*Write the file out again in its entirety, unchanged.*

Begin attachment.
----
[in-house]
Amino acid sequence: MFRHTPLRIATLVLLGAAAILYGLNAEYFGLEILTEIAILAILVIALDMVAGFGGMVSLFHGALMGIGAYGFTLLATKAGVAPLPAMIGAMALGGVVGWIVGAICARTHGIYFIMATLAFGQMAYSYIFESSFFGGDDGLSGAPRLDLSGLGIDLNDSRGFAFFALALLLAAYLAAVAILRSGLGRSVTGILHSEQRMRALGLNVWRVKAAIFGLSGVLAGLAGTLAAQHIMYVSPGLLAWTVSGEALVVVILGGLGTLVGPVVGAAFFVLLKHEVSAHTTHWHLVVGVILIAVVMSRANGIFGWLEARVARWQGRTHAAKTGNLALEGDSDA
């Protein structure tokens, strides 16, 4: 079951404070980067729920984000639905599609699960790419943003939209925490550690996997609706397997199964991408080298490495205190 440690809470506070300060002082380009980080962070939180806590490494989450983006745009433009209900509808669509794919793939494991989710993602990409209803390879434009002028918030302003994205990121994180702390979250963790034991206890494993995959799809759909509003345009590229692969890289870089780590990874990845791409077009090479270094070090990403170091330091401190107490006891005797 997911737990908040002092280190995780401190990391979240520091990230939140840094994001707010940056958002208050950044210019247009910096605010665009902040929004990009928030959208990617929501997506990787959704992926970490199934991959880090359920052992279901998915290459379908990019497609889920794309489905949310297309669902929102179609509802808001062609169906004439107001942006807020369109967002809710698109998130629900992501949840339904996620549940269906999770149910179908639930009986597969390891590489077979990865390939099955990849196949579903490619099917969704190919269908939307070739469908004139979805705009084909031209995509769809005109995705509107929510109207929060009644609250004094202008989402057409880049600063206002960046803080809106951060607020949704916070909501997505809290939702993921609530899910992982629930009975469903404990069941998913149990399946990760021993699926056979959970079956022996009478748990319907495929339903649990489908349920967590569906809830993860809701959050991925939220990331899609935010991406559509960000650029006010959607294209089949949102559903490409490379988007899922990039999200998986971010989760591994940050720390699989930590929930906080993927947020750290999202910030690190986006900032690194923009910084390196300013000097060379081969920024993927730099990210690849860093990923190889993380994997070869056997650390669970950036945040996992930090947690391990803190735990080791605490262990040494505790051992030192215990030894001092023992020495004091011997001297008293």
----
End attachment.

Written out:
[in-house]
Amino acid sequence: MFRHTPLRIATLVLLGAAAILYGLNAEYFGLEILTEIAILAILVIALDMVAGFGGMVSLFHGALMGIGAYGFTLLATKAGVAPLPAMIGAMALGGVVGWIVGAICARTHGIYFIMATLAFGQMAYSYIFESSFFGGDDGLSGAPRLDLSGLGIDLNDSRGFAFFALALLLAAYLAAVAILRSGLGRSVTGILHSEQRMRALGLNVWRVKAAIFGLSGVLAGLAGTLAAQHIMYVSPGLLAWTVSGEALVVVILGGLGTLVGPVVGAAFFVLLKHEVSAHTTHWHLVVGVILIAVVMSRANGIFGWLEARVARWQGRTHAAKTGNLALEGDSDA
């Protein structure tokens, strides 16, 4: 079951404070980067729920984000639905599609699960790419943003939209925490550690996997609706397997199964991408080298490495205190 440690809470506070300060002082380009980080962070939180806590490494989450983006745009433009209900509808669509794919793939494991989710993602990409209803390879434009002028918030302003994205990121994180702390979250963790034991206890494993995959799809759909509003345009590229692969890289870089780590990874990845791409077009090479270094070090990403170091330091401190107490006891005797 997911737990908040002092280190995780401190990391979240520091990230939140840094994001707010940056958002208050950044210019247009910096605010665009902040929004990009928030959208990617929501997506990787959704992926970490199934991959880090359920052992279901998915290459379908990019497609889920794309489905949310297309669902929102179609509802808001062609169906004439107001942006807020369109967002809710698109998130629900992501949840339904996620549940269906999770149910179908639930009986597969390891590489077979990865390939099955990849196949579903490619099917969704190919269908939307070739469908004139979805705009084909031209995509769809005109995705509107929510109207929060009644609250004094202008989402057409880049600063206002960046803080809106951060607020949704916070909501997505809290939702993921609530899910992982629930009975469903404990069941998913149990399946990760021993699926056979959970079956022996009478748990319907495929339903649990489908349920967590569906809830993860809701959050991925939220990331899609935010991406559509960000650029006010959607294209089949949102559903490409490379988007899922990039999200998986971010989760591994940050720390699989930590929930906080993927947020750290999202910030690190986006900032690194923009910084390196300013000097060379081969920024993927730099990210690849860093990923190889993380994997070869056997650390669970950036945040996992930090947690391990803190735990080791605490262990040494505790051992030192215990030894001092023992020495004091011997001297008293």